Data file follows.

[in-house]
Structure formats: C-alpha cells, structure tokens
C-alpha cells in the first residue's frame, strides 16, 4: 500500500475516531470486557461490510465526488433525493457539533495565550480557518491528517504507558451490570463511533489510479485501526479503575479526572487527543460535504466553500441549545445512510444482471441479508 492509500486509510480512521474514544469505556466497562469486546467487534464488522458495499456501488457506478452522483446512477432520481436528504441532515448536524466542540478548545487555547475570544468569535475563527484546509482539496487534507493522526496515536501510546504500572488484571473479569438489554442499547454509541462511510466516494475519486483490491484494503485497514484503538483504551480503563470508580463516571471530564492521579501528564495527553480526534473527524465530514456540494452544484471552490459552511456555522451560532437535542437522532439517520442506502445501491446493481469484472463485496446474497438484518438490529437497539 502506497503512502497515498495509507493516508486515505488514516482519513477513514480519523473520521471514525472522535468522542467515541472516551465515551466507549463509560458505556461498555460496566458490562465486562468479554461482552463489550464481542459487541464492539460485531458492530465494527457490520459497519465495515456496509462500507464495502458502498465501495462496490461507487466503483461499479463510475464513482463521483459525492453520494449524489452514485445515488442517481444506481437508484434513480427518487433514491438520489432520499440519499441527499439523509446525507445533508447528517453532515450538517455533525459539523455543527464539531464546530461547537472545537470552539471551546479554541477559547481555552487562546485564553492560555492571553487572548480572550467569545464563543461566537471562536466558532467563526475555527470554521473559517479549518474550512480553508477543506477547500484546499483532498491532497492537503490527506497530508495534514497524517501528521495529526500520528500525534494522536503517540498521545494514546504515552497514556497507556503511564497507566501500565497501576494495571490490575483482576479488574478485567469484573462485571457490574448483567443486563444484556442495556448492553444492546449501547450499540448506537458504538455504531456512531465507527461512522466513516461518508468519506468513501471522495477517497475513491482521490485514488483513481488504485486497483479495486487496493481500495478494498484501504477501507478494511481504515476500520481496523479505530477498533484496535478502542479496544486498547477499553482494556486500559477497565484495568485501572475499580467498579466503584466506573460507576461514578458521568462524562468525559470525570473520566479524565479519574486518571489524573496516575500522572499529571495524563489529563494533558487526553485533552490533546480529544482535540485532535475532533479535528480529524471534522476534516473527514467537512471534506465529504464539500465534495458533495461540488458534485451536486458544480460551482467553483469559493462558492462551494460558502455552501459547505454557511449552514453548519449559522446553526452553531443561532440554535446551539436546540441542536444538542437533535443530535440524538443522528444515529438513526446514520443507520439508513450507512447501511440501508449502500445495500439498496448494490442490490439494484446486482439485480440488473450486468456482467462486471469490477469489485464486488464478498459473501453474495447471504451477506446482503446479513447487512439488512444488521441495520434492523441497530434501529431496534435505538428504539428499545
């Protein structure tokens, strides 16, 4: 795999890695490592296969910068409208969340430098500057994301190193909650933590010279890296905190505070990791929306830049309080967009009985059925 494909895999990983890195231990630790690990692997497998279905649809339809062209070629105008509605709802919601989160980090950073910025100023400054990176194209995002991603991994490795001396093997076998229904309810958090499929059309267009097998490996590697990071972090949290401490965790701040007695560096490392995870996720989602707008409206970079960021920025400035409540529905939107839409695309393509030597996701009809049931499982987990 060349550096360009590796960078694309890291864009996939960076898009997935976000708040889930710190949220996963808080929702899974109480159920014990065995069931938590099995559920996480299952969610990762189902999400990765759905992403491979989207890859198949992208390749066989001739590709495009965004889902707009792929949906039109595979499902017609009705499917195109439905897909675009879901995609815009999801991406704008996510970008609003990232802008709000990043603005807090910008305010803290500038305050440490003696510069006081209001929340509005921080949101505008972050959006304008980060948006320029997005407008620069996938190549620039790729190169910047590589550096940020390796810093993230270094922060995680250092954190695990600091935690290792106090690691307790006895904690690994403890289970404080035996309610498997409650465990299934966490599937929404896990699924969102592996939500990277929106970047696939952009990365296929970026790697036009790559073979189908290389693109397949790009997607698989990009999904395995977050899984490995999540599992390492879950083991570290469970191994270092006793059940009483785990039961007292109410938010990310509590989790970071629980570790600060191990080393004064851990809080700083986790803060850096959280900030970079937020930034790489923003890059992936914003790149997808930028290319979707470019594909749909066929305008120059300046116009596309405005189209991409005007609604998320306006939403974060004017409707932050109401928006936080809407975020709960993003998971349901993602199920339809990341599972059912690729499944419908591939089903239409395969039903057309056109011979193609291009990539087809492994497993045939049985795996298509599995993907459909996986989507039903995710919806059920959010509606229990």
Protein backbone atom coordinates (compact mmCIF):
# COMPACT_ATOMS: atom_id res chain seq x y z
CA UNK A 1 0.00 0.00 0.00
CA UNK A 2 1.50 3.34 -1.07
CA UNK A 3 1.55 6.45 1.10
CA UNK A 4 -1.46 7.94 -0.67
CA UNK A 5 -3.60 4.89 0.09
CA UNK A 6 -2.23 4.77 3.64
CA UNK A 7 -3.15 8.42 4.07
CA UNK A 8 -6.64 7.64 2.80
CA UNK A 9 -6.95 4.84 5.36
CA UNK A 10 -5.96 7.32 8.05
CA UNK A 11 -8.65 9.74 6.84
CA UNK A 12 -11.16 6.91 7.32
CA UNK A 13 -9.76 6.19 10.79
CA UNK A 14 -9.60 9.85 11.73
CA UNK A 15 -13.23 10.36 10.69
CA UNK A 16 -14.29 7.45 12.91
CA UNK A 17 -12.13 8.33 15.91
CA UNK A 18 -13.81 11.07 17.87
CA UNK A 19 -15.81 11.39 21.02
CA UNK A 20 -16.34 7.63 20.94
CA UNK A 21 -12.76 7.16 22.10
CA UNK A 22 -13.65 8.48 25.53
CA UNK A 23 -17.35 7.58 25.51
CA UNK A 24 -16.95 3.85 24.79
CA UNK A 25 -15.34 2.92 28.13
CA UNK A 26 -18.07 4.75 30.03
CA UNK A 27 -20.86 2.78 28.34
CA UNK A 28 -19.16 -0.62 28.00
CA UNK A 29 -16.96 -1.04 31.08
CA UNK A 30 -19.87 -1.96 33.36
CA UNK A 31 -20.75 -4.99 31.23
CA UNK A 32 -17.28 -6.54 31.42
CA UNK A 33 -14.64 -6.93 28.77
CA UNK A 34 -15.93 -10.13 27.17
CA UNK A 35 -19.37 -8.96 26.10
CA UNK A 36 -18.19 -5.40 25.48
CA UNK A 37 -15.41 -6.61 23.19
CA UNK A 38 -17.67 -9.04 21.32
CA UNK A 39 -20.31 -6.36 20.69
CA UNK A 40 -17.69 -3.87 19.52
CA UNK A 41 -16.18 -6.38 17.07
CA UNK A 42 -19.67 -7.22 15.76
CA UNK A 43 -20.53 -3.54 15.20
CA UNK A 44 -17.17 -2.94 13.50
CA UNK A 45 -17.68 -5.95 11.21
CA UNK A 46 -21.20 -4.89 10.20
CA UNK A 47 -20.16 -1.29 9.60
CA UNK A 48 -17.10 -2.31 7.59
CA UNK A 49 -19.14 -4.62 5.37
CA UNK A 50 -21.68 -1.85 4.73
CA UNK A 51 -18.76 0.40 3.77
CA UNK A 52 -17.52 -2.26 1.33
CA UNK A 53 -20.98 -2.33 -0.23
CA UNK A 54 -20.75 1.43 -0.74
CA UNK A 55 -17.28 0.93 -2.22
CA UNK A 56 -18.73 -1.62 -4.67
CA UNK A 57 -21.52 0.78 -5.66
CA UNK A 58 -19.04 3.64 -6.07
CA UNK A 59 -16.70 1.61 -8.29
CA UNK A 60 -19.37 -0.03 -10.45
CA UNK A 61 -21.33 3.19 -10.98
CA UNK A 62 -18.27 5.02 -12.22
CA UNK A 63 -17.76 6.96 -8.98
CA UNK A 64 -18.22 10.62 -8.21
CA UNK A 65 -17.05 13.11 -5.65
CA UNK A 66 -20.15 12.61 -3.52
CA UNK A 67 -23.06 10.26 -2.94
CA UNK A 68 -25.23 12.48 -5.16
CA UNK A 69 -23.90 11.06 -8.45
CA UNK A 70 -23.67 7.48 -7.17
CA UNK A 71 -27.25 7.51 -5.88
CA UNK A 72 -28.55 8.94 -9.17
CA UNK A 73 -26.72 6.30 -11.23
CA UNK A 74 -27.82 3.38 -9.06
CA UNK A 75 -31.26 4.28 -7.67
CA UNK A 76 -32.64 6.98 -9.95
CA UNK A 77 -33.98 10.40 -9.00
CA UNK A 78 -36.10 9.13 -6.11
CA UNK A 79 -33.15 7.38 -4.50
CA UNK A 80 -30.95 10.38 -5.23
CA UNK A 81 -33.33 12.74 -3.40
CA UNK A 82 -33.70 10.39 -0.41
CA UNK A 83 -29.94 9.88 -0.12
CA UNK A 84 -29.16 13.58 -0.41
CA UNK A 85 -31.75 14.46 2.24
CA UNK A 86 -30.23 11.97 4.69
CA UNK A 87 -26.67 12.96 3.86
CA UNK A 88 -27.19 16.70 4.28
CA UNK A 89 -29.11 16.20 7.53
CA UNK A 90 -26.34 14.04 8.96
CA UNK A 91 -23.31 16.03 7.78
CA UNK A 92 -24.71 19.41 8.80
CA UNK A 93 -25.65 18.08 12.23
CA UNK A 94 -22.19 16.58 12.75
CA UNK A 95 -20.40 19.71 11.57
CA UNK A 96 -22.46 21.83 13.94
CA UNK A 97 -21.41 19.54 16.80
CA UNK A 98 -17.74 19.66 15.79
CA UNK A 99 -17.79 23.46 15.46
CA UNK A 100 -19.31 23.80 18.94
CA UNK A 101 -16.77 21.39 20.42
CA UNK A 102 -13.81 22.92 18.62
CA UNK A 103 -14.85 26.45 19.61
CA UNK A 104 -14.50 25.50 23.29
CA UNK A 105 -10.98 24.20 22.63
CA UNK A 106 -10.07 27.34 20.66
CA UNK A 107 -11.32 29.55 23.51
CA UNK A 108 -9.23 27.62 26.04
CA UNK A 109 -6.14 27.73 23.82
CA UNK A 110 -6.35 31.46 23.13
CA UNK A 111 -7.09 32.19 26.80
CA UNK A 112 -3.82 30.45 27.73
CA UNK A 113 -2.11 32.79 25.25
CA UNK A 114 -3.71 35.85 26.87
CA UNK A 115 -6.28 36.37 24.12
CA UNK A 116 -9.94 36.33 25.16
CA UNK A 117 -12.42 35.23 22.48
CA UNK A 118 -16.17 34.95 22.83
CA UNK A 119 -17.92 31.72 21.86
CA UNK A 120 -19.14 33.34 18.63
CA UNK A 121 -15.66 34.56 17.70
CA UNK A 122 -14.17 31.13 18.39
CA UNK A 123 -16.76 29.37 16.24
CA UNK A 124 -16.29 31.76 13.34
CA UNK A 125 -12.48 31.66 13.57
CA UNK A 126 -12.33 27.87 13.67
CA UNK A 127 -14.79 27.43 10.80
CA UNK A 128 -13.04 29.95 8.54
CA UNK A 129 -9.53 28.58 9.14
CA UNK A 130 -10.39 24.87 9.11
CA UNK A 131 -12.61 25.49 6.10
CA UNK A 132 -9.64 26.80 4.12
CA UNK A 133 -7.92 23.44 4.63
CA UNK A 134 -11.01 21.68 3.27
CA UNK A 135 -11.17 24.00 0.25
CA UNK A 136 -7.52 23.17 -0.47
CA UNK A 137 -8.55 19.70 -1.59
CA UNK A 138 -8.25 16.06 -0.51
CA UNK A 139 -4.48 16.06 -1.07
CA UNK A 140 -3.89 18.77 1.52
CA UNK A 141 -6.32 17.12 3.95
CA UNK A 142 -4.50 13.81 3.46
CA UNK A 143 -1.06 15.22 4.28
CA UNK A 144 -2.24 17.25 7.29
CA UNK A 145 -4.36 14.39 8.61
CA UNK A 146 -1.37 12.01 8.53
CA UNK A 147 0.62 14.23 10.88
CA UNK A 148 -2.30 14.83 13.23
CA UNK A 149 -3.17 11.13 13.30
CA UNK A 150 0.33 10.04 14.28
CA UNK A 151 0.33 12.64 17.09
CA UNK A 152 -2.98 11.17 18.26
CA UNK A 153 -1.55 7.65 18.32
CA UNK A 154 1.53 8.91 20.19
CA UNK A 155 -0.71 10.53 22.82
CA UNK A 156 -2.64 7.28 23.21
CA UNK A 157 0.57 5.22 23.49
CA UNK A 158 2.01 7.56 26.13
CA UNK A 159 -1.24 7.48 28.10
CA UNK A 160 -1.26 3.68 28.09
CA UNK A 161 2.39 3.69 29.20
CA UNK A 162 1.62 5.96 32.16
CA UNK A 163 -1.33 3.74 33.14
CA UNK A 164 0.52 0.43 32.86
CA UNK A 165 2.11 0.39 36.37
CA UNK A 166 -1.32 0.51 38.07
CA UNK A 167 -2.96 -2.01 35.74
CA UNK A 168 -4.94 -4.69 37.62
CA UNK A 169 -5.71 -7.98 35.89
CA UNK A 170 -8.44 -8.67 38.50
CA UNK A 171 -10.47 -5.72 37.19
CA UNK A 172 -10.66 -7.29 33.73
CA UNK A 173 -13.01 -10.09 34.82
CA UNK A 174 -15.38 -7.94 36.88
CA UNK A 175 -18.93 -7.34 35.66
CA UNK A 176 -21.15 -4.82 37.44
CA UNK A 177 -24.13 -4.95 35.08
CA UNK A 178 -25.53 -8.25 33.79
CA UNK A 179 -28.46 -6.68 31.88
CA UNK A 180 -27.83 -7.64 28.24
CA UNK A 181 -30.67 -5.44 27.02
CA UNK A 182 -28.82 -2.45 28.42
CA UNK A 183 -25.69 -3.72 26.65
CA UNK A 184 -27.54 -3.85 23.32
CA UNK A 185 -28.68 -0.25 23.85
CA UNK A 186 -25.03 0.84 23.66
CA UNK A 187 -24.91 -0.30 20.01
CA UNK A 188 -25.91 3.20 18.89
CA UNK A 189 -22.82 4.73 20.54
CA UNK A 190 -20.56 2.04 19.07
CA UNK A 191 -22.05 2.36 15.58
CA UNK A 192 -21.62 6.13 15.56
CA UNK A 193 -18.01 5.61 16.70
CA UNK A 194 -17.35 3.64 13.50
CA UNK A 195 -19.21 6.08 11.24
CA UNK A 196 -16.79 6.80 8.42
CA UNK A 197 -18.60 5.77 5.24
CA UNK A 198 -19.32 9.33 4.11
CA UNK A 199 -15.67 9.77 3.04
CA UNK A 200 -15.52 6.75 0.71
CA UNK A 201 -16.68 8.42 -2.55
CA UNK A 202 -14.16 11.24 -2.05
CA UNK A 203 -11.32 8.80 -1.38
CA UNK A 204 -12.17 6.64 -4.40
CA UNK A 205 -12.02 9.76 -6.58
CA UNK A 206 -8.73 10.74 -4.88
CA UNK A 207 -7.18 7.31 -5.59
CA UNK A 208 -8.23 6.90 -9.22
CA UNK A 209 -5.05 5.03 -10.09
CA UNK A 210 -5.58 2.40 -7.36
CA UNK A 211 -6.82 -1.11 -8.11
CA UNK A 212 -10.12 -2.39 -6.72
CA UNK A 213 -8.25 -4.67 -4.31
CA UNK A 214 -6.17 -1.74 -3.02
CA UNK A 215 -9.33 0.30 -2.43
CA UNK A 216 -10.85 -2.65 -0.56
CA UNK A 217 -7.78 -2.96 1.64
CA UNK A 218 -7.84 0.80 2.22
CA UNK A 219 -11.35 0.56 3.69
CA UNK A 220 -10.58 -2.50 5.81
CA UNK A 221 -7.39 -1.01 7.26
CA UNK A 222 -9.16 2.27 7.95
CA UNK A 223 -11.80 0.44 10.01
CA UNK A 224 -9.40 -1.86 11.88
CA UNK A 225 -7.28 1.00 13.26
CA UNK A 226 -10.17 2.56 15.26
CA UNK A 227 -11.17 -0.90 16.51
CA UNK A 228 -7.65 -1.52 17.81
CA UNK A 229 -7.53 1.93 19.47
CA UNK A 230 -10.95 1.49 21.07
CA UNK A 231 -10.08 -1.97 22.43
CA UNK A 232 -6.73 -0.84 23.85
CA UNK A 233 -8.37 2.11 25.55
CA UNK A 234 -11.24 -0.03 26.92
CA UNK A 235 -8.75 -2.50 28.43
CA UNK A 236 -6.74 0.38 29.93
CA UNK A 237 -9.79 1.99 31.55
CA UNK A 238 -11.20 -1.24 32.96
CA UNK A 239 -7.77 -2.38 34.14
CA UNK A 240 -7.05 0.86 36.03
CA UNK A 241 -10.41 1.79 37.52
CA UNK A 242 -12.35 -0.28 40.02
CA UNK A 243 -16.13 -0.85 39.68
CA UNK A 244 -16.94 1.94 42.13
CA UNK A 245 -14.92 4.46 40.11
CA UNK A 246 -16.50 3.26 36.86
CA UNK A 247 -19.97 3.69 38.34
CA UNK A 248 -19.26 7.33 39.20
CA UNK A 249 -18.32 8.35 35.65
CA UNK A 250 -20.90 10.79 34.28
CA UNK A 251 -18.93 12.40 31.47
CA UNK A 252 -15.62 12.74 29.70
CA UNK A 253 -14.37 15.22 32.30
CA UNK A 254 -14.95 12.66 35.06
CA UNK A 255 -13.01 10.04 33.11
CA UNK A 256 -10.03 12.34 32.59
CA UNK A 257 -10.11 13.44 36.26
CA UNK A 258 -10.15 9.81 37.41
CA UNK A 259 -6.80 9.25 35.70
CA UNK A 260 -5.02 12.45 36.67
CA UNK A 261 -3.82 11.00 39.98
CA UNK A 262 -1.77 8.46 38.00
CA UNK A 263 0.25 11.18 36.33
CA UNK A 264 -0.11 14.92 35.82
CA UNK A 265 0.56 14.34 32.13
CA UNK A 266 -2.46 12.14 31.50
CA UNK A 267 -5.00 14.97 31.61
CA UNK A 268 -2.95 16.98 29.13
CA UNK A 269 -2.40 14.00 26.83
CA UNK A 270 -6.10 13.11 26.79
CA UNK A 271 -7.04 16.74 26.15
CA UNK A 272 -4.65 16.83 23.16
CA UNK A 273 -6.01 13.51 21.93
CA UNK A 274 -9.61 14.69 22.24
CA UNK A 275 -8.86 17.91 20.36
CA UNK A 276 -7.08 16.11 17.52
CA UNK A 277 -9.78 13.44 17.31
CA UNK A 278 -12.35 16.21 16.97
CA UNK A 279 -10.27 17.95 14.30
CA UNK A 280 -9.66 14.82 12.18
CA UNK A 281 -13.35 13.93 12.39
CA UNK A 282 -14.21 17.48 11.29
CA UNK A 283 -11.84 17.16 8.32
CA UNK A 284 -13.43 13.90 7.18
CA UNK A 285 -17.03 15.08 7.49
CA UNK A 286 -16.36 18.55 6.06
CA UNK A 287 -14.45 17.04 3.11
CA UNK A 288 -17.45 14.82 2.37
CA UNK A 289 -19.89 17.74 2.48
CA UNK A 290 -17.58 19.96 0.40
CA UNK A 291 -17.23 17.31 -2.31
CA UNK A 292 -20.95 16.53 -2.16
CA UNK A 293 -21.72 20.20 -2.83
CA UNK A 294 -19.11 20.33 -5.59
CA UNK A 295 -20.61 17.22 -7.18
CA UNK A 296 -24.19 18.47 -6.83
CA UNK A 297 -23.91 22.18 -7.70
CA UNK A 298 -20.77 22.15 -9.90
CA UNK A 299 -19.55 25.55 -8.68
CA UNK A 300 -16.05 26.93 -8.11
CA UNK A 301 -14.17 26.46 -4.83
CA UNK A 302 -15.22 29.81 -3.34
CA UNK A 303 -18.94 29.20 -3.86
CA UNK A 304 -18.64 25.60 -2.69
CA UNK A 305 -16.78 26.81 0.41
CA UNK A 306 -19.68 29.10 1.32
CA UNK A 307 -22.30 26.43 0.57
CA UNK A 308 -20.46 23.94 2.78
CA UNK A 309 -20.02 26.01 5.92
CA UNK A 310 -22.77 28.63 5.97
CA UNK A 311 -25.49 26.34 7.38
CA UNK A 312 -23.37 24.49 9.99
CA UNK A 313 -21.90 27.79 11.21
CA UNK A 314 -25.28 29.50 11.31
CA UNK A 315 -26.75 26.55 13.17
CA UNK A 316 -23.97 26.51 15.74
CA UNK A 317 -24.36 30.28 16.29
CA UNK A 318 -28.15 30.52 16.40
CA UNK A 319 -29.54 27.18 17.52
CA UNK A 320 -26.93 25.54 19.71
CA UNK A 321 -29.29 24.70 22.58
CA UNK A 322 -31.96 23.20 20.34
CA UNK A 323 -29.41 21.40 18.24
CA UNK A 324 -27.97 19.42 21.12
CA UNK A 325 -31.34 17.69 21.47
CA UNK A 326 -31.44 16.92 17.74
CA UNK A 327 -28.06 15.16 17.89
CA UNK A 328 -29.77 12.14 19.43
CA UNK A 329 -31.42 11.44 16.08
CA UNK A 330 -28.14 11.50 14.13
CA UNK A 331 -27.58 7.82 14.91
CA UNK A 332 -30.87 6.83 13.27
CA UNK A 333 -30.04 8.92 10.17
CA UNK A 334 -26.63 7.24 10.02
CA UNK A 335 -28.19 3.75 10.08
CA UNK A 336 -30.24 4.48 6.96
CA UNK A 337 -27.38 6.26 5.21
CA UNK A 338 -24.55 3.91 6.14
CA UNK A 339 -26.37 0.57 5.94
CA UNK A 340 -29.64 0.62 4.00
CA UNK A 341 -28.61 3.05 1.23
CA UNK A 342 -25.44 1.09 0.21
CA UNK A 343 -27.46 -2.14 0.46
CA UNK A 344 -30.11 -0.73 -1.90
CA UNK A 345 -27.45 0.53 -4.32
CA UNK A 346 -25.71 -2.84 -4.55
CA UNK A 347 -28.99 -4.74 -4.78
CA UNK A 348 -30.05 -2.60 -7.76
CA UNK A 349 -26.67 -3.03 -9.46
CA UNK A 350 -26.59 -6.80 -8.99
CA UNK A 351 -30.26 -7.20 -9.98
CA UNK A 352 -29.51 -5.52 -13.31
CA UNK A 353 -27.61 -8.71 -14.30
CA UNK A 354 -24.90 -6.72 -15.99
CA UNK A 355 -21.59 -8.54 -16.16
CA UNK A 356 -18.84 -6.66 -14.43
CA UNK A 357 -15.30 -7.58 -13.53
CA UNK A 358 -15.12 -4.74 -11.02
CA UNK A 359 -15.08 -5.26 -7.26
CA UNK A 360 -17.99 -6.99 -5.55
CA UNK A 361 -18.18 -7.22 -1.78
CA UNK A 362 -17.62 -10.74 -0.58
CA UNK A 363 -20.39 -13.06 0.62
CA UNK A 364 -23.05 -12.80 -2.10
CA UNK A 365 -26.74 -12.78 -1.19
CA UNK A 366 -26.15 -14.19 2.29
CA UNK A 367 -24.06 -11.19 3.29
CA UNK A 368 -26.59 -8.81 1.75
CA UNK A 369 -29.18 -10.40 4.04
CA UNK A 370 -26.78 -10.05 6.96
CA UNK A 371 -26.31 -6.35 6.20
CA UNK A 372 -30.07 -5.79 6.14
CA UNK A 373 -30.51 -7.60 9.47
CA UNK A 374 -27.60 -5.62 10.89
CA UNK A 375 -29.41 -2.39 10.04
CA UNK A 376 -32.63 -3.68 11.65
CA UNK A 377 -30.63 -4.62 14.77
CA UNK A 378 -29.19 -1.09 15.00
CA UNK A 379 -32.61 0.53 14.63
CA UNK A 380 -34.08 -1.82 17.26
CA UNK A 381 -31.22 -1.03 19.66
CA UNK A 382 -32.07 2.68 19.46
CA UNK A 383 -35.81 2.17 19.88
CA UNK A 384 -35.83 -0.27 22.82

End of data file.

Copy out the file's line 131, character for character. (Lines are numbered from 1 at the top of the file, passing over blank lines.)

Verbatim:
CA UNK A 125 -12.48 31.66 13.57